Industrial Waste Dam - An embankment dam, usually built in stages, to create storage for the disposal of waste products from an industrial process. The waste products are conveyed as fine material suspended in water to the reservoir impounded by the embankment. The embankment may be built of conventional materials but sometimes incorporates suitable waste products. A mine tailings dam is an industrial waste dam in which the waste materials come from mining operations or mineral processing.

Masonry Dam - Any dam constructed mainly of stone, brick, or concrete blocks jointed with mortar. A dam having only a masonry facing should not be referred to as a masonry dam. A rubble dam is a stone masonry dam in which the stones are unshaped or uncoursed.

Overflow Dam - A dam designed to be overtopped.

Regulating (Afterbay) Dam - A dam impounding a reservoir from which water is released to regulate the flow downstream.

Saddle Dam (or Dike) - A subsidiary dam of any type constructed across a saddle or low point on the perimeter of a reservoir.


Several resources are available to help dam owners identify the type of dam they are responsible for, and learn about failure modes and conditions to watch for during inspection that could indicate a potential safety issue; and most importantly, learn how to effectively respond to issues.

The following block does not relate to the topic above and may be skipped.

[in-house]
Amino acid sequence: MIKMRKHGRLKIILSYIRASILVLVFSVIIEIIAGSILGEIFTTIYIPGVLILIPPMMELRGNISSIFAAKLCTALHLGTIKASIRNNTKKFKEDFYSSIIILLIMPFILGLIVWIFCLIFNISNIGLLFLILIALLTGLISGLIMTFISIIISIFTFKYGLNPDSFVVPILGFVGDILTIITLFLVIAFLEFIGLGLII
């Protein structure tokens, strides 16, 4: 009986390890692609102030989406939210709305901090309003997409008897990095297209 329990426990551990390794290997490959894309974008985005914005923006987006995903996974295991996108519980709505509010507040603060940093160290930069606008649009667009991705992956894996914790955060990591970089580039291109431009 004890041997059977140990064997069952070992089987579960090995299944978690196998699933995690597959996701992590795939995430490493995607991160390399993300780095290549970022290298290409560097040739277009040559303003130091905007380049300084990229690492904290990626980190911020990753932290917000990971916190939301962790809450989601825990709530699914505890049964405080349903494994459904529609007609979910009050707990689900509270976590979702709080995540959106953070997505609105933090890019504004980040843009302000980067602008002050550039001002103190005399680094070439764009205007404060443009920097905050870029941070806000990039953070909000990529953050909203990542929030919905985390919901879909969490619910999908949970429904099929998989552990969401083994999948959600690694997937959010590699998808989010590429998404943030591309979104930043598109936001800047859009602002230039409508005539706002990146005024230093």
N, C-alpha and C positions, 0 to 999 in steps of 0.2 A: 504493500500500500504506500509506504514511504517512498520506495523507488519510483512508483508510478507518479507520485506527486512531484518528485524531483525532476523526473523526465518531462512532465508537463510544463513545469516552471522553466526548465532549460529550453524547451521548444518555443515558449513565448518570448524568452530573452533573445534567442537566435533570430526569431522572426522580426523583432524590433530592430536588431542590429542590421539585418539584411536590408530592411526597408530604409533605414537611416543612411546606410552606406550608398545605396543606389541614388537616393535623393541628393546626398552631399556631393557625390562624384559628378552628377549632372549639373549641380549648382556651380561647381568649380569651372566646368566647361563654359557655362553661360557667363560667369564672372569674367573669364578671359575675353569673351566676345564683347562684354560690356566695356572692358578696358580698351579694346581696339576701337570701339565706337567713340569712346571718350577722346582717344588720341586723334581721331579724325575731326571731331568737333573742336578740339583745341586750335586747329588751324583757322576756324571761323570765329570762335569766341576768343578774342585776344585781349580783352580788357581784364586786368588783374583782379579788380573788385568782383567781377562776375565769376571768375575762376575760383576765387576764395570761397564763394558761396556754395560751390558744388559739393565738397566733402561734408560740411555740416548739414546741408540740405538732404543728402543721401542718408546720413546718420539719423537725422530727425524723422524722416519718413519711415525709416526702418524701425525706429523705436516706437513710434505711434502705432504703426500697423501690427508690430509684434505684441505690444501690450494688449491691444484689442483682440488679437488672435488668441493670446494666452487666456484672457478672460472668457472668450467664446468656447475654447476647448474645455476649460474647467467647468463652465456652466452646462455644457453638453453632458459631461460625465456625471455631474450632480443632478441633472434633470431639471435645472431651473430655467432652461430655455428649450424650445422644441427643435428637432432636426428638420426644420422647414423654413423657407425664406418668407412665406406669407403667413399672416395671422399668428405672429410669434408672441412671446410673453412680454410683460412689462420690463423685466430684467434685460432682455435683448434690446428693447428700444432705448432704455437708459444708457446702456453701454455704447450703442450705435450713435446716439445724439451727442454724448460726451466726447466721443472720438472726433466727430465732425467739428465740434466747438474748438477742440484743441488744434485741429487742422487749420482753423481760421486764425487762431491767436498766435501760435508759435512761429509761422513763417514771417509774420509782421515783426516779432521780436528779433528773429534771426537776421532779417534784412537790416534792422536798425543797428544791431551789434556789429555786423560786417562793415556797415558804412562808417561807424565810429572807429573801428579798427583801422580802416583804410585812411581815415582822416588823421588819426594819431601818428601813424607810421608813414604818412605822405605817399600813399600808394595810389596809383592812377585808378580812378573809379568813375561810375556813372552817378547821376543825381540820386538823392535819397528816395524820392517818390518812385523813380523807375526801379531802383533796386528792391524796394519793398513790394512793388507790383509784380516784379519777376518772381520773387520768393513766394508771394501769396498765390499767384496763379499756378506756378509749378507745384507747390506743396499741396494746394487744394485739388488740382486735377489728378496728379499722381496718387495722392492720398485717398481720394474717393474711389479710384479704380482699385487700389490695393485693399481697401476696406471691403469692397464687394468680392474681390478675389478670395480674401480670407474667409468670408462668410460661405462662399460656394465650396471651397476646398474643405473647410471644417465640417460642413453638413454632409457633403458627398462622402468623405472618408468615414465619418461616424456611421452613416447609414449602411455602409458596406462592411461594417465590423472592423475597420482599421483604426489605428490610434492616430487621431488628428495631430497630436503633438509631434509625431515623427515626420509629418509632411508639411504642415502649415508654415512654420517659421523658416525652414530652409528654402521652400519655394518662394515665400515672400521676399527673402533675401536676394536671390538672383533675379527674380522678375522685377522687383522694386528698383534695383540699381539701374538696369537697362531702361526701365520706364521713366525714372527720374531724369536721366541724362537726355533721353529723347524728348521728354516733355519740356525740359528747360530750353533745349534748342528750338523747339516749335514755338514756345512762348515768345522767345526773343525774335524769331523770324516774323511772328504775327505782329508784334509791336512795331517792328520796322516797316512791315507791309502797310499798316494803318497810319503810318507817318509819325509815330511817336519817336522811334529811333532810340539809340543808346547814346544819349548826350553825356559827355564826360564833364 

• FEMA’s Pocket Safety Guide for Dams, Impoundments - This guide was developed as a quick reference to help dam owners and others assess low hazard dams and impoundsments. Uncontrolled release of a reservoir resulting from a dam failure can have a devastating effect on people property downstream. Safely maintaining a dam is a key elemet in preventing dam failure and limiting the liability a dam owner could face.

  • ASDSO’s Introduction to Dams webpage - This webpage provides an overview of how dams are built and how they work, as well as causes of dam failure.

  • Living with Dams: Know Your Risk - This booklet is designed to help answer questions about dams: what purposes they serve, associated risks, guidance for those living near dams, and where to find further information. The booklet provides a general overview of dams and dam safety, and answers the following questions: Why should I care about dams? What are the risks associated with dams? Could I be affected by a dam? What is the dam failure flood inundation area? Once I determine that my property is in a dambreak inundation area, what's next?

  • PBS’s Dam Basics webpage - A beginner-friendly resource outlining dam types and the forces that affect each

  • Montana Dept. of Natural Resources and Conservation’s Dam Owner Emergency Intervention Toolbox - The Dam Emergency Intervention Toolbox was developed to provide owners of dams throughout the U.S. with the necessary information and tools to identify and remedy unsafe conditions which may develop. In addition to presenting identification techniques and intervention actions that may be performed to prevent or delay an incident resulting from an observed unusual dam condition, the toolbox includes background information on embankment dams, inspection guidelines, and recordation practices for monitoring procedures.

  • Bureau of Reclamation’s Overview of Failure Modes - This graphic-heavy presentation highlights types of dams and their features, and provides an overview of potential failure modes for each.

Last Updated: 
10/02/2019 - 11:14